If you respond appropriately, on the other hand, you create a balanced, put-together impression that reassures customers that - whilst errors can happen from time to time - you can resolve them swiftly and with minimal fuss.

 If it’s a trivial misprint in customer documentation, for example, apologise, reassure them that they haven’t been left out of pocket by your error, reissue the documents involved and move on. Leave the ‘we’re so sorry for the inconvenience caused’ for times when things really warrant it. 

On a similar note, avoid making promises, big or small, unless you’re 250% sure you can keep them. Can you really guarantee that that issue with the customer’s credit card ‘will never happen again’? If not, don’t say it - you’re only setting yourself up for trouble further down the line.
Empowering your customer support staff

15. Create a clear outline of who in your team can solve what

Customers don’t like being passed from pillar to post whilst the helpdesk figures out where to send your call. 

Cut down on faff and hold times by introducing a telephone triage system and offering your staff clear paths to follow with each query that comes in.  

16. Trust your staff to solve problems on their own

“I’m sorry, I think I’ll have to get my manager to sort that for you...oh, they’re not available at the moment, can I phone you back?”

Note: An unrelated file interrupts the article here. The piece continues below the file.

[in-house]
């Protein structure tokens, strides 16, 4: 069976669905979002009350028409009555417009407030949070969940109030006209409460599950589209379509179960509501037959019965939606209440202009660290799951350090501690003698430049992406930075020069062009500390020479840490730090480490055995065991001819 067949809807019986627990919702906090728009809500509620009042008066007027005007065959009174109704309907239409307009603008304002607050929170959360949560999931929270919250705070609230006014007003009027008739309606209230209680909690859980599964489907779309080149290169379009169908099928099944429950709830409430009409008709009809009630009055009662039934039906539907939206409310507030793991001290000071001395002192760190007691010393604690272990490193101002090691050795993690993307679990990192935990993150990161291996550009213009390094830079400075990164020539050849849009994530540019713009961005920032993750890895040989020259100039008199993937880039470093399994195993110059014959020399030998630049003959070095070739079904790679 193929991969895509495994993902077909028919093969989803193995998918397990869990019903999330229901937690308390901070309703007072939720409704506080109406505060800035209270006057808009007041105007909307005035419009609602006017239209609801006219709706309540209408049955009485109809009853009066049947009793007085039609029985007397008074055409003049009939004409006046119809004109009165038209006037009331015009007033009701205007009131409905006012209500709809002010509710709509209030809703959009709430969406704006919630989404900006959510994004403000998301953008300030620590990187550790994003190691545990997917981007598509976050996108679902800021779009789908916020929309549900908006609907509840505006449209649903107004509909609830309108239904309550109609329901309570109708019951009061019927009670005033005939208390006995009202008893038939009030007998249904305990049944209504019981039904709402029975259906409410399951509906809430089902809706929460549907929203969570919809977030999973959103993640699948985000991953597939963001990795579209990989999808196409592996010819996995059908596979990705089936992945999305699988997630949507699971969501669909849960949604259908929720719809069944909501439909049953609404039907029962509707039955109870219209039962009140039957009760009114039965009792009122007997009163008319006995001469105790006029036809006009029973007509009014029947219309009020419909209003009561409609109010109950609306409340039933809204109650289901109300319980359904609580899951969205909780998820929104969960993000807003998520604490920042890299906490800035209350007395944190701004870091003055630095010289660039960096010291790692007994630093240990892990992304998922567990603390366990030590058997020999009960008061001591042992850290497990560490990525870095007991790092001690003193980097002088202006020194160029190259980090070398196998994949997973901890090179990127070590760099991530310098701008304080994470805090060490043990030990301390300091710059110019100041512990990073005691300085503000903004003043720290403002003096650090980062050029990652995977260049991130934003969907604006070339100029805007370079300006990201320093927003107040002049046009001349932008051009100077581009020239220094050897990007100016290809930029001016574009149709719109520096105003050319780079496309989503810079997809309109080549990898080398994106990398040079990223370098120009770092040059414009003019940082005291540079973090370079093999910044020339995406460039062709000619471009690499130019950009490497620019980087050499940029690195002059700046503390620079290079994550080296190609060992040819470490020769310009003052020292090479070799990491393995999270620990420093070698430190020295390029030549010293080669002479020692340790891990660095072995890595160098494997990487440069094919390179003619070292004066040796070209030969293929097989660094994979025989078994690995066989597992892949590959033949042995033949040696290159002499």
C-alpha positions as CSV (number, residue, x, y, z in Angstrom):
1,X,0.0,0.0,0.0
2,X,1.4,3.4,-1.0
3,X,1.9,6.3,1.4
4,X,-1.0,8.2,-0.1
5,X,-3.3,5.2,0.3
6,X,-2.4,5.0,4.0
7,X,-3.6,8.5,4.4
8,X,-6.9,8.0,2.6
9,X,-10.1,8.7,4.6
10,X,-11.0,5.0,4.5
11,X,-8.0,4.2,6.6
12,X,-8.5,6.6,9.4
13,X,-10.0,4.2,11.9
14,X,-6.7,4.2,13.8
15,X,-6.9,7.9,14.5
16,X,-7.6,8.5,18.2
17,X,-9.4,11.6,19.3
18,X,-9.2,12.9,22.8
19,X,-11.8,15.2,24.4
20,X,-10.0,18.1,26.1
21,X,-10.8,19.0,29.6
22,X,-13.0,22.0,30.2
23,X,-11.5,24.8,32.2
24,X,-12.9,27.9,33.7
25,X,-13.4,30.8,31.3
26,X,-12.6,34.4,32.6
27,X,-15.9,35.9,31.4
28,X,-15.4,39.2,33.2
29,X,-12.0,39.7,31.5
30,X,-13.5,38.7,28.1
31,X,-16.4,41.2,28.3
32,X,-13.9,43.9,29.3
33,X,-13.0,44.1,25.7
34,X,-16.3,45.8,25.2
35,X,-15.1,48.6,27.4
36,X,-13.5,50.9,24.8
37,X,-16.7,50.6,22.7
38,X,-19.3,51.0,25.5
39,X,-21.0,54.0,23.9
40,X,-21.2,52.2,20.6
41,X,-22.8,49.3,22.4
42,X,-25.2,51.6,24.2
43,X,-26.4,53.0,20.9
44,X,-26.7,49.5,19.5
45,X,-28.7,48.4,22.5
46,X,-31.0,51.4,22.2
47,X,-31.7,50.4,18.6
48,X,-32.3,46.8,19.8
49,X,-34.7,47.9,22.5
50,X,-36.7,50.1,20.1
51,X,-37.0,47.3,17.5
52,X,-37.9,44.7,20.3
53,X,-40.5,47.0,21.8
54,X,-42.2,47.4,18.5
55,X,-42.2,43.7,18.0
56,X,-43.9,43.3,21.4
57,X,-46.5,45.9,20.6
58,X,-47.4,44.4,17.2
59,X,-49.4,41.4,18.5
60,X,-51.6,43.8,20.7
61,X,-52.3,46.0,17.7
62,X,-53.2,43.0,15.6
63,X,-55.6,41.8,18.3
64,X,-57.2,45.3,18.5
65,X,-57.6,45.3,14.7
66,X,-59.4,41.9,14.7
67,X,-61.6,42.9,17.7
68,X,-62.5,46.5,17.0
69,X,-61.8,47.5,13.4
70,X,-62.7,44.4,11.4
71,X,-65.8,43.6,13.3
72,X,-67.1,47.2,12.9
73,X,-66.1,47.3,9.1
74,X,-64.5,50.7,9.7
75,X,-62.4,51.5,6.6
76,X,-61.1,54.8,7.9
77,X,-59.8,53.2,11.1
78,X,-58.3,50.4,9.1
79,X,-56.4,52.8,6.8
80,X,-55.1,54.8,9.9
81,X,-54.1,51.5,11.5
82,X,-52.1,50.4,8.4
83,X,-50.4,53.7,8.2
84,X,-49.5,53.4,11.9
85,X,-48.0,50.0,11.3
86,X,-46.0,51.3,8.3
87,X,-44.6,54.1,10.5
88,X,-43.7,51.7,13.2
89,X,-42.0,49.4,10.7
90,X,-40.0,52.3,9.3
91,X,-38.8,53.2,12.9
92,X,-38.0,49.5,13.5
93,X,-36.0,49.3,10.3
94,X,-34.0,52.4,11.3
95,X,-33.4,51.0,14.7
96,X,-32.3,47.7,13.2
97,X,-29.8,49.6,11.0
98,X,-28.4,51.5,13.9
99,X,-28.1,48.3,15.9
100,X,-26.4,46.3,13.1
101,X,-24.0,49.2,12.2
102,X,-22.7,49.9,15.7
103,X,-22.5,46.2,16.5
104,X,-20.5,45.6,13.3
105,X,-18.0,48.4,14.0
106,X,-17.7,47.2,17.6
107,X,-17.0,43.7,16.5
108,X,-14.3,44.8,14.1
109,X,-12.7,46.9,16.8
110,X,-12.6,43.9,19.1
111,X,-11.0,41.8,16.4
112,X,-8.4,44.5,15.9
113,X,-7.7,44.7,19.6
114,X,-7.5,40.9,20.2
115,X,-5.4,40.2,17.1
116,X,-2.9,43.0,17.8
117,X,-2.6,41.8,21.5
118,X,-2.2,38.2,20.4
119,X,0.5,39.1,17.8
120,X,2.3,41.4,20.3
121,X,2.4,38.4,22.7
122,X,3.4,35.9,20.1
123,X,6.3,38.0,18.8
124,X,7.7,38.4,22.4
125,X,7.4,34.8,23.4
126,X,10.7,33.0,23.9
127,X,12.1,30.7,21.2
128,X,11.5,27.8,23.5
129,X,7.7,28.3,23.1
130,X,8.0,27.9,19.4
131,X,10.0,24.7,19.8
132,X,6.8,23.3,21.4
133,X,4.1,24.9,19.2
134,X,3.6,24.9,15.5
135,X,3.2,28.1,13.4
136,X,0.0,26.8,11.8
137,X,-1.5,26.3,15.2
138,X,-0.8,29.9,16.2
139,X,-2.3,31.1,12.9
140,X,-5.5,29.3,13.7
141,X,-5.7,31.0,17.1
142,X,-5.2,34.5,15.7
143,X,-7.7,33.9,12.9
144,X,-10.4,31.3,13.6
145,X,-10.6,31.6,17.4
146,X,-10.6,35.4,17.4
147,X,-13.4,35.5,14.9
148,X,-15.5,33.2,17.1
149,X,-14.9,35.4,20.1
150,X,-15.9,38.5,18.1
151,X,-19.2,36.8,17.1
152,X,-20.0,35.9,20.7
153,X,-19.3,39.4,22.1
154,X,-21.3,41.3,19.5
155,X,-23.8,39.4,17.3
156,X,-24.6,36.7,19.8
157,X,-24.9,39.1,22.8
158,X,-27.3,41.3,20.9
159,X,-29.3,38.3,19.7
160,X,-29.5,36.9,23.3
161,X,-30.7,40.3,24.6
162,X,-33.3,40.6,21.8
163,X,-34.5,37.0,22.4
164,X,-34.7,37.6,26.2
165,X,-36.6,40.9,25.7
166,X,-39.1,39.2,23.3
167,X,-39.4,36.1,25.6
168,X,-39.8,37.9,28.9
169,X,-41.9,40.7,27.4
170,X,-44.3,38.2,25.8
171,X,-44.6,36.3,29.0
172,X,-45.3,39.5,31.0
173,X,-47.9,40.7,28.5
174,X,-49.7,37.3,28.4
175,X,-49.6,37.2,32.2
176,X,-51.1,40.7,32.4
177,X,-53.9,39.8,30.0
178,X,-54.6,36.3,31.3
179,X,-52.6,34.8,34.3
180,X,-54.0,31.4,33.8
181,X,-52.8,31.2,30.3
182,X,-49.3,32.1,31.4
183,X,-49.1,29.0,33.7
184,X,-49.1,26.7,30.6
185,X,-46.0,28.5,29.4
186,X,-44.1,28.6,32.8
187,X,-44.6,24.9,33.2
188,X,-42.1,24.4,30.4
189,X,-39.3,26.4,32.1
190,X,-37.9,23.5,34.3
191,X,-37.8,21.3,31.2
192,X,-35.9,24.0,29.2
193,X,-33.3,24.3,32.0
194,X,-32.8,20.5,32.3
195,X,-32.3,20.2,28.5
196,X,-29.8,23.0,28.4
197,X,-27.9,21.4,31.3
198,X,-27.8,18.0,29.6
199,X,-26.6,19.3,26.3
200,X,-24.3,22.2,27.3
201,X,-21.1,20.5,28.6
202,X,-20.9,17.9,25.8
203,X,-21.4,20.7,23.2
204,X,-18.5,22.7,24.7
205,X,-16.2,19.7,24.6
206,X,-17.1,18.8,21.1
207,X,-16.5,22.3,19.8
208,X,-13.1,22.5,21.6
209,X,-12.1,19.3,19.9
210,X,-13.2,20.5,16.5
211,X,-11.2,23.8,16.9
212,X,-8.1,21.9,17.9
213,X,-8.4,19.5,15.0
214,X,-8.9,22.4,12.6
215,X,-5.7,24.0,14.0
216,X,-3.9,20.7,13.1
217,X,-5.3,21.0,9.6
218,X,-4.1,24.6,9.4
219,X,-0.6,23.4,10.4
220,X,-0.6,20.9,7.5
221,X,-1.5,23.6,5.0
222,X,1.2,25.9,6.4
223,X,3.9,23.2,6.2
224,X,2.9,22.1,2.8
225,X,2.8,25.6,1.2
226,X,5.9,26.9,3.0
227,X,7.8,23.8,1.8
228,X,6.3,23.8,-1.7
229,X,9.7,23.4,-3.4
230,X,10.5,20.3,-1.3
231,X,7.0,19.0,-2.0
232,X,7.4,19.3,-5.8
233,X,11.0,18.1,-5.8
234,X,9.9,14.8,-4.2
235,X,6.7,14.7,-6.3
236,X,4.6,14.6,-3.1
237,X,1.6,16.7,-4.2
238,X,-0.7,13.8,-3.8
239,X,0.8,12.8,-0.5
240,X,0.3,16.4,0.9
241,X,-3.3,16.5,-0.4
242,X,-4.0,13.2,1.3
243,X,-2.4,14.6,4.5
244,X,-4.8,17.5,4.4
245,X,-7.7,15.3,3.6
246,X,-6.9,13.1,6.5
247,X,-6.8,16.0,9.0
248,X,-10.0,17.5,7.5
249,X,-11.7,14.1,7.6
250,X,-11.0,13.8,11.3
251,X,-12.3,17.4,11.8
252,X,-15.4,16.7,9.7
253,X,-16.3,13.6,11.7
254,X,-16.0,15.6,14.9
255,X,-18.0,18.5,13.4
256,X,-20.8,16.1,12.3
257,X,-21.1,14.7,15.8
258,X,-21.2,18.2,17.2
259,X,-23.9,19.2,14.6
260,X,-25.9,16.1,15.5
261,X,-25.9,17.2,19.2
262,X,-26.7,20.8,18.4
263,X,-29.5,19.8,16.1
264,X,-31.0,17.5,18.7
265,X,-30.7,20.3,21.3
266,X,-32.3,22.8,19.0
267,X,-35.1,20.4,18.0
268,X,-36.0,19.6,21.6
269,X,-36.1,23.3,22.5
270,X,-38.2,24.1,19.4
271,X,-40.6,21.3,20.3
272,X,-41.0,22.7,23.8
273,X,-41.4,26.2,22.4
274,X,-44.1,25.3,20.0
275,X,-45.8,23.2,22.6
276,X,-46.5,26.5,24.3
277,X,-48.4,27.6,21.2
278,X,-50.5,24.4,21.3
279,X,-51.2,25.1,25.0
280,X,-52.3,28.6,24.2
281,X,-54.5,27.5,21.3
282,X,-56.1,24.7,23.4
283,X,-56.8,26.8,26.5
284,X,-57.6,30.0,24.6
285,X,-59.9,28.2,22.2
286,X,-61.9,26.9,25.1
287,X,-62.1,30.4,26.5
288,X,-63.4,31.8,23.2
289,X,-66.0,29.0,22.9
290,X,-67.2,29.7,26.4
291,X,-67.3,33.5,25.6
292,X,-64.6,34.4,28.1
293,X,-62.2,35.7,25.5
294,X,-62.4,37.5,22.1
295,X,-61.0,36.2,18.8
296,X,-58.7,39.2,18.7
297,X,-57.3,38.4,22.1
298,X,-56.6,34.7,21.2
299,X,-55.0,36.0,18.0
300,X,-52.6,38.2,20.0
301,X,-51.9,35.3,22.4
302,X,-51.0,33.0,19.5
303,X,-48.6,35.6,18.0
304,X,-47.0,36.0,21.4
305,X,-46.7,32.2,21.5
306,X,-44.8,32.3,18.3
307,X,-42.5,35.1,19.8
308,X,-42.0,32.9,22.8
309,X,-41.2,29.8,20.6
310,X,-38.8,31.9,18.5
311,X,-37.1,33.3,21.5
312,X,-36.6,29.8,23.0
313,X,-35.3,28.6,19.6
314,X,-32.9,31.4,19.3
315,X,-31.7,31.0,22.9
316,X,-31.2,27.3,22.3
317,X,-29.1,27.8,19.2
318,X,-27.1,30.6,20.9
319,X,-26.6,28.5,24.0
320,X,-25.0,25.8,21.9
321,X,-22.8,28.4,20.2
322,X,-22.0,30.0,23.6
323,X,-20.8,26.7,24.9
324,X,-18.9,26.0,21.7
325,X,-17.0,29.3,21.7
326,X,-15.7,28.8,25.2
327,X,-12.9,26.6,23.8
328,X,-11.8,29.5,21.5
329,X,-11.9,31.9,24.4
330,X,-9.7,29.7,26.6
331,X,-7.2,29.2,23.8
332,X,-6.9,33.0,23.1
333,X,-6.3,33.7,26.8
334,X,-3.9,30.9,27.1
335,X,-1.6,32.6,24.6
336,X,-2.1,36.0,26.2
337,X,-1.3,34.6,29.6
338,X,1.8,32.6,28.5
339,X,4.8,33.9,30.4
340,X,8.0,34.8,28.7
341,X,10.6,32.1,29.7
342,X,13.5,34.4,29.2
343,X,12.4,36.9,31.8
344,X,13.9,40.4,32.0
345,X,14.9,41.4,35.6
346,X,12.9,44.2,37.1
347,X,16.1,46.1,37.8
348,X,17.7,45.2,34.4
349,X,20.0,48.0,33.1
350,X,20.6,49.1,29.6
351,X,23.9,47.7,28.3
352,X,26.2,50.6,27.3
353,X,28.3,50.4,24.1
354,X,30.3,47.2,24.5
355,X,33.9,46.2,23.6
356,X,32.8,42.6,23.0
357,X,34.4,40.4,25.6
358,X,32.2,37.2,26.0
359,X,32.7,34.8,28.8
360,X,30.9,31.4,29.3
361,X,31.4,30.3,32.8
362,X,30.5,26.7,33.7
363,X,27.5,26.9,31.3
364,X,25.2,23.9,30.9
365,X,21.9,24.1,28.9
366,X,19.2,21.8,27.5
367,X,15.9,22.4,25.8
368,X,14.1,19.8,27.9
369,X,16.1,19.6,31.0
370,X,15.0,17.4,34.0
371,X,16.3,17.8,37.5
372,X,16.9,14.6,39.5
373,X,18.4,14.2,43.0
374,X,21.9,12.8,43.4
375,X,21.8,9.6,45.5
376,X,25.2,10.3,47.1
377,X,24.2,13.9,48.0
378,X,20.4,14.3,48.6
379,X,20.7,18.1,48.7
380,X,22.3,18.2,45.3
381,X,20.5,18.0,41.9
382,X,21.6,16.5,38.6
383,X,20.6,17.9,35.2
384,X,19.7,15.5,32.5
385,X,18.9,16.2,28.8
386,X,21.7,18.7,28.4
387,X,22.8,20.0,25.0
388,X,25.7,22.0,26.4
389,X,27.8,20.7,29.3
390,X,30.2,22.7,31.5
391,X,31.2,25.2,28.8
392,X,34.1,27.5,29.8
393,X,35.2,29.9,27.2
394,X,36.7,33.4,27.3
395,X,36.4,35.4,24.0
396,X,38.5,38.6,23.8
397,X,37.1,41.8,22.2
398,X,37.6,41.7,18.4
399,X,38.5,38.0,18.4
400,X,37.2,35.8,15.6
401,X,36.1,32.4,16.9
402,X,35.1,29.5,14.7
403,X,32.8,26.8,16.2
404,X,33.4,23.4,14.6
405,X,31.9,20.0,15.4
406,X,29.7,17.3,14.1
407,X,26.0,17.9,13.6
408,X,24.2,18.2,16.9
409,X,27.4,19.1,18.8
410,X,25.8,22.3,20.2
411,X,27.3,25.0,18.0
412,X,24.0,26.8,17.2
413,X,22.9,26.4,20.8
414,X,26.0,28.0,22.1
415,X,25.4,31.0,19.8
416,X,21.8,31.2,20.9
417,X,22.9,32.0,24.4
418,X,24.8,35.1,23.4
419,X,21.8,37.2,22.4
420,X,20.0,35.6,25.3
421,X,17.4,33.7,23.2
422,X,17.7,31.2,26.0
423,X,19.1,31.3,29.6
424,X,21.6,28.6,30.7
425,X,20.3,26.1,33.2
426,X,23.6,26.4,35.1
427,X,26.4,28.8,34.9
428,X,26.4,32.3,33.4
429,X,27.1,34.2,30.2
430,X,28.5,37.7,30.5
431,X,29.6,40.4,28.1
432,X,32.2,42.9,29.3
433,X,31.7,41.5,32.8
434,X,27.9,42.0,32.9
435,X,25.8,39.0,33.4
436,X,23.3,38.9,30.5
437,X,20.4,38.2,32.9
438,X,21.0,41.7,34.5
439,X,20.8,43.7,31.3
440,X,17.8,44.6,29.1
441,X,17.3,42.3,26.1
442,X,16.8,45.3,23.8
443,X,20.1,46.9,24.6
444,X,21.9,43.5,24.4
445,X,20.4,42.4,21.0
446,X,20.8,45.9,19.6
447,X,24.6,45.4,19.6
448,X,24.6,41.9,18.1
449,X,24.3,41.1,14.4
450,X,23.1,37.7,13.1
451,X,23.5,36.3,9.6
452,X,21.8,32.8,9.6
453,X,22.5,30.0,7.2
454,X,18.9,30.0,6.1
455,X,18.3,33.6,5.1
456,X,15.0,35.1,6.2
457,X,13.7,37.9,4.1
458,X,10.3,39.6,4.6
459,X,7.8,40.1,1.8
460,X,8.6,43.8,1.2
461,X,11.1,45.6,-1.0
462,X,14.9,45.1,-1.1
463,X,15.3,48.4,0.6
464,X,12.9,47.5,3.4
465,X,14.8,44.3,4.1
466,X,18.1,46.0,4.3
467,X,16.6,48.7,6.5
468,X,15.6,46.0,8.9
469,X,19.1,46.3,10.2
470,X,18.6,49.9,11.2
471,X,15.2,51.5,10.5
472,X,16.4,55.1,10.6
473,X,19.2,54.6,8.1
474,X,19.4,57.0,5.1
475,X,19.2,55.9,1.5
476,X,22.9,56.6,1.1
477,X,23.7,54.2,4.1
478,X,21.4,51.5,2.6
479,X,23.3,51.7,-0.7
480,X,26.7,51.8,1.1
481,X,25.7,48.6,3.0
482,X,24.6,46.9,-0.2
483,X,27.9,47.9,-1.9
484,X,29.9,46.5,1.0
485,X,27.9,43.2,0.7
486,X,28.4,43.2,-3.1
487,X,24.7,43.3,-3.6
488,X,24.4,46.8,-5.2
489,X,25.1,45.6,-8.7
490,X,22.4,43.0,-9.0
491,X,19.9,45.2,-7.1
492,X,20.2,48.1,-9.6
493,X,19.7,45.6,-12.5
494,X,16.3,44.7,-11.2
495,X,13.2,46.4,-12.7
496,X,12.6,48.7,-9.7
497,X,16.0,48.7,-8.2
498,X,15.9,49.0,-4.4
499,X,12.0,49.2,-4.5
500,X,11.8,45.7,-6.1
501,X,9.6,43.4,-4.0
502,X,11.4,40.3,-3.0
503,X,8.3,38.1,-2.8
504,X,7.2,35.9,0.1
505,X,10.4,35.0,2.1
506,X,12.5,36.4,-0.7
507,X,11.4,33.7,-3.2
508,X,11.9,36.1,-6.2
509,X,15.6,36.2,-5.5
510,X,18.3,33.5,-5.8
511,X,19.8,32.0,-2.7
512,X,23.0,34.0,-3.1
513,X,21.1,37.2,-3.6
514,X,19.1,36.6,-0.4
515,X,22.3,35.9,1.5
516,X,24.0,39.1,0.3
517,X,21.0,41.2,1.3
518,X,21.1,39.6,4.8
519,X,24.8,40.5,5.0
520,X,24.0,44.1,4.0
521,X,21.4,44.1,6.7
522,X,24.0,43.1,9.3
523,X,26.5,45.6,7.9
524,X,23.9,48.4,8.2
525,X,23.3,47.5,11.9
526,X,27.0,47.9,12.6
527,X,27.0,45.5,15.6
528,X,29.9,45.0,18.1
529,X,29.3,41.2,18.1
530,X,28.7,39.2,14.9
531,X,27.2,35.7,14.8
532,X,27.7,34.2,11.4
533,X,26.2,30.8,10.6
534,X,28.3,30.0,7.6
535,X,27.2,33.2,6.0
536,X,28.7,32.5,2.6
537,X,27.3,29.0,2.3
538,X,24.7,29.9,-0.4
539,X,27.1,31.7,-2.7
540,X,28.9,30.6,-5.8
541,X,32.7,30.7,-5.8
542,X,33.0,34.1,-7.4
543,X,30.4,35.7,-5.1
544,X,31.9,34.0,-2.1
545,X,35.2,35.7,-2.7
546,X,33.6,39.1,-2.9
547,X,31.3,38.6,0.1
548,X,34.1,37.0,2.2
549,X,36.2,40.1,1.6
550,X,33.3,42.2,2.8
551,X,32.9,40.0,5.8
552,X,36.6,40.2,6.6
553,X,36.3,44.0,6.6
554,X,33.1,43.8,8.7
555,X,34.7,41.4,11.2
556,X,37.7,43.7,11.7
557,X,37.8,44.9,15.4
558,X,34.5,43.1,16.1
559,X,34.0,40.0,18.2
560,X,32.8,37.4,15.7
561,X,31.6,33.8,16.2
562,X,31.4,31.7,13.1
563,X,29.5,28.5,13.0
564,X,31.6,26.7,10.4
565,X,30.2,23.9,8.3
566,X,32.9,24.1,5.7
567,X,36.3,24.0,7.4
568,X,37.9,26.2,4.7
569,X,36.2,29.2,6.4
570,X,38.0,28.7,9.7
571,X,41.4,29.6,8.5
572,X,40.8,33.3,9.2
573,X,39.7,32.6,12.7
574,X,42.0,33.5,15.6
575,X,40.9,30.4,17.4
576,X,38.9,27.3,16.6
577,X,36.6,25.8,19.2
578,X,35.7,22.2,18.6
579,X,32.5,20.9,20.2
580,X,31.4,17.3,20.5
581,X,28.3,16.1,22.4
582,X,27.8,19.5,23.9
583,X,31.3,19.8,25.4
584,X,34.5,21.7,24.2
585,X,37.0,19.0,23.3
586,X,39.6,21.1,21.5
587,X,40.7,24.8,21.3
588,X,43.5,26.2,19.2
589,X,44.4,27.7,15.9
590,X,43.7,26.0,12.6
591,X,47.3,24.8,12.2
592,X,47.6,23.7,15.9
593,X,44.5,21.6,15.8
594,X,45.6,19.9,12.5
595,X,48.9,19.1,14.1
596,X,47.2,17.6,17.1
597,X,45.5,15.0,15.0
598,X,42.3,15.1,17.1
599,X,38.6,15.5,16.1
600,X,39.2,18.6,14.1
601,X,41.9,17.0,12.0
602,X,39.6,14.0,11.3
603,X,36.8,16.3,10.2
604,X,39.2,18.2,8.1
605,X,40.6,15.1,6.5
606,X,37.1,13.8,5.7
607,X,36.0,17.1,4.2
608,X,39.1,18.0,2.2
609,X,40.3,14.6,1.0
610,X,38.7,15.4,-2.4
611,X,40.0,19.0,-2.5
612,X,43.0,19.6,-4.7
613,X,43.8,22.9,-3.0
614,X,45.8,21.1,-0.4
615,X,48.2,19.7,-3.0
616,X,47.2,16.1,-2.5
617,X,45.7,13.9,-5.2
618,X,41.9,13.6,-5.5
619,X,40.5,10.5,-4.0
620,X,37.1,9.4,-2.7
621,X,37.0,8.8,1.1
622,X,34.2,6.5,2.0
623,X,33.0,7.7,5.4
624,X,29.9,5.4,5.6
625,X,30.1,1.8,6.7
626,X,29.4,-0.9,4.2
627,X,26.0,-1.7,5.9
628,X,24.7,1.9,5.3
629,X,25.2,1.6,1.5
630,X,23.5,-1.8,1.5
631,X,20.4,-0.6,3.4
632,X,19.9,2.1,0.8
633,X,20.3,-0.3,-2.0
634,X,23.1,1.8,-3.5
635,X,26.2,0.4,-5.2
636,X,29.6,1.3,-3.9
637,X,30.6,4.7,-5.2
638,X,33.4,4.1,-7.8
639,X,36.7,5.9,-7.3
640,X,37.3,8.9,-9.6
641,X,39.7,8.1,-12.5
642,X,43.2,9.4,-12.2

We’ve all been there. We all know how frustrating it is to hear these words at the end of a phone line, particularly if you’ve been on hold for a while and/or you never get that phone call back. 

If you want to keep your complaint resolutions speedy like we discussed above, you’re going to need to trust your team to make decisions without constant approval from higher-ups. This doesn’t mean no scrutiny at all - but it does mean trusting your staff to make some decisions for themselves and investing time and resources. 

This leads us nicely onto: 

17. Offer regular support staff training sessions

Investing in your staff is essential if you want to provide stellar customer service. No ifs, no buts. 

If your staff are experts in your products (and have some handy other bits of training too - think sensitive data handling, GDPR, etc), you’ll be able to give customers the answers they’re looking for quicker.

As a result, more customers are served, and they are left happier. What’s not to like? 

18. Make employee engagement central to your company ethos

All too often, companies take a ‘churn and burn’ approach to their customer support staff, particularly those that work in call centres.